Designing a Workflow

You can think of a Workflow design as a blueprint. The Workflows you design will map the path for a specific Document Type according to the directions set forth. Workflows will contain different Queues, which will define specific processes within the Workflow.

 

It’s helpful to use a design document or planning document to help you map out Workflows beforehand. This will ultimately save time in planning the Document Types you’ll need to create and help eliminate redundancies in the design. There are various options available for designing Workflow, such as activities, events, templates, and conditions.

 

Basic steps for designing a Workflow:

 

You will first need to set an Initial State, which will serve as a starting point for items in the Workflow. In order to do this, first of all you need to drag and drop a State Activity into the design area and name the State (i.e., InitialState). Again, there can’t be spaces in the names for the States you create, so the name must omit the space or use an underscore between words. Once the Initial State has been named, right-click on it and select "Set as Initial State" from the menu.

 

set as initial state

 

Along with the Initial State, every Workflow must have a Completed State to serve as the ending point for items within the Workflow. This is created in the same way as the Initial State. Once a State is created and named, right-click to select "Set as Completed State" from the menu.

 

set as completed state

 

The States you choose to create between the Initial State and Completed State depend on the process for the Workflow. Each State represents a step in the process, external actions or events cause an item to change state, or transition a document from one step to another. Each State will contain different Events you can define for the process.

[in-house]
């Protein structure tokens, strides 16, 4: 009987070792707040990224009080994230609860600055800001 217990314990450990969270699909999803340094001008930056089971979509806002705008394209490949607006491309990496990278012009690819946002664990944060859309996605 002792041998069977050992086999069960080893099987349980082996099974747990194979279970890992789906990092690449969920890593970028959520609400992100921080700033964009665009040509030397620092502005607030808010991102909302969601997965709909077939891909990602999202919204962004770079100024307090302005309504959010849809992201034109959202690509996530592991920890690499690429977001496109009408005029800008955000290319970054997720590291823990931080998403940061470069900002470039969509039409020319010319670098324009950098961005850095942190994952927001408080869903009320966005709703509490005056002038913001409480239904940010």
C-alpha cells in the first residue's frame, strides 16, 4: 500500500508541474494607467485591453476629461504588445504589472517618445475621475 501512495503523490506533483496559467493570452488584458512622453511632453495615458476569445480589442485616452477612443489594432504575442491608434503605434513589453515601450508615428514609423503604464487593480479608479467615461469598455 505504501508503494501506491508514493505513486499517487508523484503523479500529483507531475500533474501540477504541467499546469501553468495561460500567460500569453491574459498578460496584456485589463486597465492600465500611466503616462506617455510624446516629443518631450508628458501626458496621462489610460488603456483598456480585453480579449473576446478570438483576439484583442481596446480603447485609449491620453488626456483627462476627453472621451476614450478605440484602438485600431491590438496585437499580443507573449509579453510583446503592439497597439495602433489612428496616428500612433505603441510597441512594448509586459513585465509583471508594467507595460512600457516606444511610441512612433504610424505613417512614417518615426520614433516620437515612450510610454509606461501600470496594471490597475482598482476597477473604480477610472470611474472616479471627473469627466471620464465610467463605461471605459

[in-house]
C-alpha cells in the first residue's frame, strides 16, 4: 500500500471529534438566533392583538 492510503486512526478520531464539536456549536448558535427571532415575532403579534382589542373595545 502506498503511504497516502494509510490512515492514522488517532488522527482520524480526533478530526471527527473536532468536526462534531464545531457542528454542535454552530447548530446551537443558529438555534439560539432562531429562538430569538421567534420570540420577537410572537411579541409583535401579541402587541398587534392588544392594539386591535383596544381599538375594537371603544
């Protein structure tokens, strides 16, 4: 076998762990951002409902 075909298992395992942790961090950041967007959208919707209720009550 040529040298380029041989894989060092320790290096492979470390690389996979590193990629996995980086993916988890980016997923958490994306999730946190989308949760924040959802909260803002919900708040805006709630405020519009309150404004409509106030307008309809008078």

· Approve - This is an Approve activity, used to move the Workflow Item from one state of Workflow to other.
· Reject - This is Reject activity, used to reject the Workflow Item and stop moving it to next state of the Workflow.
· Delay Timeout – Sets an event to trigger automatically if something sits in the system for a set amount of time.
· Associate – This is a non-actionable event. The only purpose is to define that you want items in that state to be available for association within the host program.

 

There are items within the different States of the Workflow that each function as an event container/event driven activity (i.e., approve, reject, etc).

 

Tip:

When creating a Workflow from scratch, it’s usually easier to create all the States before defining all the actions.

 

The CreatedStateActivity, DataEntryStateActivity, and ReviewStateActivity are the three composite state activities provided for designing Workflow. These activities are a combination of various activities which provide other states like Approve, Reject, and so on. Using these activities will save you the time and effort required.

 

Once the Workflow is designed, you can compile the Workflow to check whether it is correct or not. To compile a Workflow, click Compile Workflow on the toolbar. If the Workflow is not compiled successfully, then the following message will appear.

 

compile message

 

If the Workflow is compiled successfully, then the following message will appear.

 

compile success

 

Note:

1. While starting PaperSave Settings, PaperSave detects whether a local copy of the Workflow design exists, and if it exists then it should prompt a message that a Workflow exists which may not have been saved last time. If you want to load the unsaved Workflow, click Yes, then the designed Workflow is loaded.

 

unsave_message

 

2. In case, the designed Workflow or modified Workflow template is not saved and you are trying to move to some other section of PaperSave, then you will be asked to save the current Workflow. To continue saving, click on Yes button and exit the window.

 

savebeforeclose